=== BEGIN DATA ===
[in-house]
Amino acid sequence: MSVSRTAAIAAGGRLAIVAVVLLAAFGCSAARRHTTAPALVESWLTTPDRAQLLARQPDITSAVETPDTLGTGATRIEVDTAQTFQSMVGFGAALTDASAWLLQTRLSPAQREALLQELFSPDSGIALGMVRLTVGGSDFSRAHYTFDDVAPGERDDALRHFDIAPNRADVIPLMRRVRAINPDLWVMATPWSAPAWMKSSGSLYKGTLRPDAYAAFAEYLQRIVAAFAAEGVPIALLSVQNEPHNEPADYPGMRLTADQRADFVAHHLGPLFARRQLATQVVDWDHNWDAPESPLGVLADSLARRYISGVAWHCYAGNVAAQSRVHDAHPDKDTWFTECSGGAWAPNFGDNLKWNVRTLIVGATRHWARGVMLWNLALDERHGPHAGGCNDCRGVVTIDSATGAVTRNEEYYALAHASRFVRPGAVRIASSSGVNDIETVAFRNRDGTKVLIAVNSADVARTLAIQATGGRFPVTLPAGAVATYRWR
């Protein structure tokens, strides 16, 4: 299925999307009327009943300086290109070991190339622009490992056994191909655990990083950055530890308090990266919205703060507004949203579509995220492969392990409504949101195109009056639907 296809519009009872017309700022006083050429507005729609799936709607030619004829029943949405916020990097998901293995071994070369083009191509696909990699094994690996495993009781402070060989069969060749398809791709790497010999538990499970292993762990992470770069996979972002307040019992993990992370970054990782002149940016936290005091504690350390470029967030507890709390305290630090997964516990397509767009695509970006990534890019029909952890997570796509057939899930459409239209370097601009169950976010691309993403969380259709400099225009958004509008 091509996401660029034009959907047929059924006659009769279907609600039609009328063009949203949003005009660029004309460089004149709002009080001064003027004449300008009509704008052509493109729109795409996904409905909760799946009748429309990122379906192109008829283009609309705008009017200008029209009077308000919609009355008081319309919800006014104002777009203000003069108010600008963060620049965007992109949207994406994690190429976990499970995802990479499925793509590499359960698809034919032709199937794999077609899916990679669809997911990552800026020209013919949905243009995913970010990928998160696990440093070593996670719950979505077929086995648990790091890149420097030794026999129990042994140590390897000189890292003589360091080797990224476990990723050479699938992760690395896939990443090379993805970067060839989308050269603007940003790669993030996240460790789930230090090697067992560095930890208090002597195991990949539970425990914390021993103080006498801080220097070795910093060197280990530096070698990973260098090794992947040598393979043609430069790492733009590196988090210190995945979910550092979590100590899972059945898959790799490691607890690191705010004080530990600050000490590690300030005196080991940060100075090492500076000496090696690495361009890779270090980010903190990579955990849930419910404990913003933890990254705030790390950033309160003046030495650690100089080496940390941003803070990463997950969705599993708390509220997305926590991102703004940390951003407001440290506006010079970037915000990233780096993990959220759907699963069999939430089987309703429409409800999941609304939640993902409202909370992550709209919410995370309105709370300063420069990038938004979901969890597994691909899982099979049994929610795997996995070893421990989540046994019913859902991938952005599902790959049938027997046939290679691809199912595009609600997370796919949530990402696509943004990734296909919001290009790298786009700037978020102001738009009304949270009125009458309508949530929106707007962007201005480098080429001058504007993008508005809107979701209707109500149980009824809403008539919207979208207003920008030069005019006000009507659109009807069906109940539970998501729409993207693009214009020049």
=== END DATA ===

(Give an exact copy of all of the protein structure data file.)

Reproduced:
[in-house]
Amino acid sequence: MSVSRTAAIAAGGRLAIVAVVLLAAFGCSAARRHTTAPALVESWLTTPDRAQLLARQPDITSAVETPDTLGTGATRIEVDTAQTFQSMVGFGAALTDASAWLLQTRLSPAQREALLQELFSPDSGIALGMVRLTVGGSDFSRAHYTFDDVAPGERDDALRHFDIAPNRADVIPLMRRVRAINPDLWVMATPWSAPAWMKSSGSLYKGTLRPDAYAAFAEYLQRIVAAFAAEGVPIALLSVQNEPHNEPADYPGMRLTADQRADFVAHHLGPLFARRQLATQVVDWDHNWDAPESPLGVLADSLARRYISGVAWHCYAGNVAAQSRVHDAHPDKDTWFTECSGGAWAPNFGDNLKWNVRTLIVGATRHWARGVMLWNLALDERHGPHAGGCNDCRGVVTIDSATGAVTRNEEYYALAHASRFVRPGAVRIASSSGVNDIETVAFRNRDGTKVLIAVNSADVARTLAIQATGGRFPVTLPAGAVATYRWR
């Protein structure tokens, strides 16, 4: 299925999307009327009943300086290109070991190339622009490992056994191909655990990083950055530890308090990266919205703060507004949203579509995220492969392990409504949101195109009056639907 296809519009009872017309700022006083050429507005729609799936709607030619004829029943949405916020990097998901293995071994070369083009191509696909990699094994690996495993009781402070060989069969060749398809791709790497010999538990499970292993762990992470770069996979972002307040019992993990992370970054990782002149940016936290005091504690350390470029967030507890709390305290630090997964516990397509767009695509970006990534890019029909952890997570796509057939899930459409239209370097601009169950976010691309993403969380259709400099225009958004509008 091509996401660029034009959907047929059924006659009769279907609600039609009328063009949203949003005009660029004309460089004149709002009080001064003027004449300008009509704008052509493109729109795409996904409905909760799946009748429309990122379906192109008829283009609309705008009017200008029209009077308000919609009355008081319309919800006014104002777009203000003069108010600008963060620049965007992109949207994406994690190429976990499970995802990479499925793509590499359960698809034919032709199937794999077609899916990679669809997911990552800026020209013919949905243009995913970010990928998160696990440093070593996670719950979505077929086995648990790091890149420097030794026999129990042994140590390897000189890292003589360091080797990224476990990723050479699938992760690395896939990443090379993805970067060839989308050269603007940003790669993030996240460790789930230090090697067992560095930890208090002597195991990949539970425990914390021993103080006498801080220097070795910093060197280990530096070698990973260098090794992947040598393979043609430069790492733009590196988090210190995945979910550092979590100590899972059945898959790799490691607890690191705010004080530990600050000490590690300030005196080991940060100075090492500076000496090696690495361009890779270090980010903190990579955990849930419910404990913003933890990254705030790390950033309160003046030495650690100089080496940390941003803070990463997950969705599993708390509220997305926590991102703004940390951003407001440290506006010079970037915000990233780096993990959220759907699963069999939430089987309703429409409800999941609304939640993902409202909370992550709209919410995370309105709370300063420069990038938004979901969890597994691909899982099979049994929610795997996995070893421990989540046994019913859902991938952005599902790959049938027997046939290679691809199912595009609600997370796919949530990402696509943004990734296909919001290009790298786009700037978020102001738009009304949270009125009458309508949530929106707007962007201005480098080429001058504007993008508005809107979701209707109500149980009824809403008539919207979208207003920008030069005019006000009507659109009807069906109940539970998501729409993207693009214009020049």